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Not a dry eye in the house: treating rescue dogs with off-licence cyclosporine
  1. David Williams

Abstract

This series gives readers the opportunity to consider and contribute to discussion of some of the ethical dilemmas that can arise in veterinary practice. Each month, a case scenario is presented, followed by discussion of some of the issues involved.

In addition, a possible way forward is suggested; however, there is rarely a cut-and-dried answer in such cases, and readers may wish to suggest an alternative approach. This month’s dilemma, 'Not a dry eye in the house: treating rescue dogs with off-licence cyclosporine', was submitted and is discussed by David Williams. Readers with comments to contribute are invited to send them as soon as possible, so that they can be considered for publication in the next issue.

The series is being coordinated by Steven McCulloch, senior lecturer in human animal studies at the Centre for Animal Welfare, University of Winchester. It aims to provide a framework that will help practising veterinarians find solutions when facing similar dilemmas.

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David Williams qualified from the University of Cambridge in 1988. He teaches veterinary ophthalmology at Cambridge veterinary school and is director of studies in veterinary medicine at St John's College, Cambridge. He is also involved in animal ethics and welfare teaching and research at both undergraduate and postgraduate levels, and is a diplomate of the European College of Animal Welfare and Behavioural Medicine.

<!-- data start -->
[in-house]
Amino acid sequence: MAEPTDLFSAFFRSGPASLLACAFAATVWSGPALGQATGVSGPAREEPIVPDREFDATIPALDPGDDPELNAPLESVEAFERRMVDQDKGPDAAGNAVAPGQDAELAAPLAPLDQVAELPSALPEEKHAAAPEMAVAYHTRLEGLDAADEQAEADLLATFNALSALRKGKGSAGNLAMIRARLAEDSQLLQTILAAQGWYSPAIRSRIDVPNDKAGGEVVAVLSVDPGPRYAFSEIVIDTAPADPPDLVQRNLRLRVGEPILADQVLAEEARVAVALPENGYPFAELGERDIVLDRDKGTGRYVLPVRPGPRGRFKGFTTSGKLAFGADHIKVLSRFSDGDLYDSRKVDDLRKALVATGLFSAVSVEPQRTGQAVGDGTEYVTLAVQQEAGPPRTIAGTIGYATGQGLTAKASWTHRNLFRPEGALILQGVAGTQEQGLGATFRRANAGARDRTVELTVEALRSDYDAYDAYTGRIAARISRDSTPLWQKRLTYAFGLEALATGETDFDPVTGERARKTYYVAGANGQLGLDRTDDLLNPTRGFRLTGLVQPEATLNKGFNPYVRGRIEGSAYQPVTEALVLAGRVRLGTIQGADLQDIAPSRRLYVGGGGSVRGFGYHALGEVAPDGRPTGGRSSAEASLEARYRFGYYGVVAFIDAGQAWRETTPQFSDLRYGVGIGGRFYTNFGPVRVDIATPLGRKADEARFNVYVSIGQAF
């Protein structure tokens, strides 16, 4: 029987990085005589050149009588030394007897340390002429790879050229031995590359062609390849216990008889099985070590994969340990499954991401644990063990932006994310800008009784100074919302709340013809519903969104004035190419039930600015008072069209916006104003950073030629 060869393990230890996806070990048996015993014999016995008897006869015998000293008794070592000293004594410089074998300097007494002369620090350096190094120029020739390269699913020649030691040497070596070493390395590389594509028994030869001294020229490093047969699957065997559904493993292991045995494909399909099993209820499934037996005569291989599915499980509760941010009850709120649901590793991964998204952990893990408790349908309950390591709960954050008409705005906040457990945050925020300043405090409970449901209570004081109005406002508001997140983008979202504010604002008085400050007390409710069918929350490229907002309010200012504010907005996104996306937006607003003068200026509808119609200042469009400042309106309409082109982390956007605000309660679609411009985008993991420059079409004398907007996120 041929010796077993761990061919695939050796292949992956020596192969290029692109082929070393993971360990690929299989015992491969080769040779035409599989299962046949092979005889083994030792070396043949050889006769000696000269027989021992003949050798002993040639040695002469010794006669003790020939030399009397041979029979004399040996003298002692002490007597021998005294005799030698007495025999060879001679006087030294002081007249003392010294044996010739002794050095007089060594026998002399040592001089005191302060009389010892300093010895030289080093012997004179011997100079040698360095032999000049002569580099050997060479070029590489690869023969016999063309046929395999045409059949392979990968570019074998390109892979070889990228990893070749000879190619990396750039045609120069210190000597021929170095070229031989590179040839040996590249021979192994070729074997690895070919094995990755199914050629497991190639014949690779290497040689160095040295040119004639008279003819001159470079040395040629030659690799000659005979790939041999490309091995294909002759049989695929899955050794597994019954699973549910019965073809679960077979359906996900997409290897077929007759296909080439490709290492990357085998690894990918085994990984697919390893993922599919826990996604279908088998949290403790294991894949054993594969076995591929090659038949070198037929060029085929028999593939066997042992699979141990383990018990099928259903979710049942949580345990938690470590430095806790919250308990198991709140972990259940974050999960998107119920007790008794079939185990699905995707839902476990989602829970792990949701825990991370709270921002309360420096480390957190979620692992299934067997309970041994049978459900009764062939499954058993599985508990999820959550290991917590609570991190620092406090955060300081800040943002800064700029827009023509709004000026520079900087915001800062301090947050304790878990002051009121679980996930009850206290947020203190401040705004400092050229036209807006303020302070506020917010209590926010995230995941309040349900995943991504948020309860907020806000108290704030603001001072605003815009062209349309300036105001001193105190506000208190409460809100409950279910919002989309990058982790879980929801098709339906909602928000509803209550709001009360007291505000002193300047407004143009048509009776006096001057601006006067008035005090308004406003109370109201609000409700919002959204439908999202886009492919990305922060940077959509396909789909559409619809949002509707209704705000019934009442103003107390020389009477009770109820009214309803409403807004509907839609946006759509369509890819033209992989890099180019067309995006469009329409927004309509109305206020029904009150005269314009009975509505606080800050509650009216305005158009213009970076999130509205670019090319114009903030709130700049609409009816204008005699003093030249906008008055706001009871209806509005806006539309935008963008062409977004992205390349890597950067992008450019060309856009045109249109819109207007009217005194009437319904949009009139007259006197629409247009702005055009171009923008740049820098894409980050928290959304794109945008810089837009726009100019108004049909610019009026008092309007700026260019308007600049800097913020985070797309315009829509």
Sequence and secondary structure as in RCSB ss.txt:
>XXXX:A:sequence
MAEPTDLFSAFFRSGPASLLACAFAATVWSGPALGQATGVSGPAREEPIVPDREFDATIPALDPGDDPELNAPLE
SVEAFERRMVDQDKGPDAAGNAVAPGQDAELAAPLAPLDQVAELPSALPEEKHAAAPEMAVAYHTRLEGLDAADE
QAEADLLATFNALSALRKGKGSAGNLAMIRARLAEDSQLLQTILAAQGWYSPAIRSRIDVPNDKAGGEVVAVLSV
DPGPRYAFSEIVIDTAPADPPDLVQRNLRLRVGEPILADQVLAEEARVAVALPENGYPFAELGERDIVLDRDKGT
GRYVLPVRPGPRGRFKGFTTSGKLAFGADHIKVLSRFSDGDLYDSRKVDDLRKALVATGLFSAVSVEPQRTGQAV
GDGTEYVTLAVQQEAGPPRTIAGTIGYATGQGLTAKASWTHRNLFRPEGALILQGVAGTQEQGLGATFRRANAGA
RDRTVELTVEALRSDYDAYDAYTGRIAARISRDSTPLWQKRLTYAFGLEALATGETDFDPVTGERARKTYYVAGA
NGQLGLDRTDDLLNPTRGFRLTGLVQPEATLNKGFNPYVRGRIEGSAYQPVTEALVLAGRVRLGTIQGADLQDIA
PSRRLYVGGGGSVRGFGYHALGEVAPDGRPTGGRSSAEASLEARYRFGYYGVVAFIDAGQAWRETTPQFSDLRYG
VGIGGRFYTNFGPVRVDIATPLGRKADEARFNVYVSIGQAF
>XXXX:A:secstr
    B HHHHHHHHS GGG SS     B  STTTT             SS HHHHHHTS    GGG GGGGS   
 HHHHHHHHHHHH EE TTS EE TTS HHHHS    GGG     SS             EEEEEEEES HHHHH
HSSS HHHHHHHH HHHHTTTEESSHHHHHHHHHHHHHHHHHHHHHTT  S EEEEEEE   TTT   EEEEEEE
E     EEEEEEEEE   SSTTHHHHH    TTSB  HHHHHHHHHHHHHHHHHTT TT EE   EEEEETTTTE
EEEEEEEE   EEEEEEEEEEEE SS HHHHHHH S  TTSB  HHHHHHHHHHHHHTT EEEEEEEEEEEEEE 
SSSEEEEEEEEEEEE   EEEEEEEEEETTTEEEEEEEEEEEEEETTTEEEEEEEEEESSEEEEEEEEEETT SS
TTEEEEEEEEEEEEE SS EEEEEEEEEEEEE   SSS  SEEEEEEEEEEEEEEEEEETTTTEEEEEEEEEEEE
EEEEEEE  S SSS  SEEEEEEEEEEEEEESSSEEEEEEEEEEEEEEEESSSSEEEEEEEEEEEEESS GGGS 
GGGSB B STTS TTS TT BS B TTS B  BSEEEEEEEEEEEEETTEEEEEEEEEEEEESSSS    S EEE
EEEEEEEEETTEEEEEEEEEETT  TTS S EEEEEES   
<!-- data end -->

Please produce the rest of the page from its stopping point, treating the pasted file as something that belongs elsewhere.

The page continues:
Not a dry eye in the house: treating rescue dogs with off-licence cyclosporine

Mr Hardup has rescued another dog from a Welsh puppy farm. The puppy has abnormal eye discharge and, on inspection, you immediately suspect it has dry eye. Sure enough, the Schirmer tear test in both eyes displays only 1 mm of tear uptake on the strip after 1 minute. The obvious answer is topical cyclosporine, which is likely to restore tear production while alleviating the discomfort that is clearly a welfare issue for the animal. Without such treatment the quality-of-life for the puppy reduces dramatically due to chronic corneal pain. The only problem is that the owner has no way of affording the licensed treatment. You remember the days before cyclosporine ointment was licensed, when the oral formulation of cyclosporine used for atopic dermatitis was diluted in corn oil and worked perfectly well. What should you do?

Issues to consider

By prescribing the diluted form of oral cyclosporine you could provide the drug at a price that the owner could easily afford, resulting in a healthier puppy without emptying the owner’s wallet. However, this form of treatment is prohibited by the cascade, which states that where a licensed product is available, another formulation should not be used. Further to this, a ‘home-made’ treatment, such as the one you are considering here, is classified as an extemporaneous preparation and anyone producing it must be a holder of a manufacturing specials licence.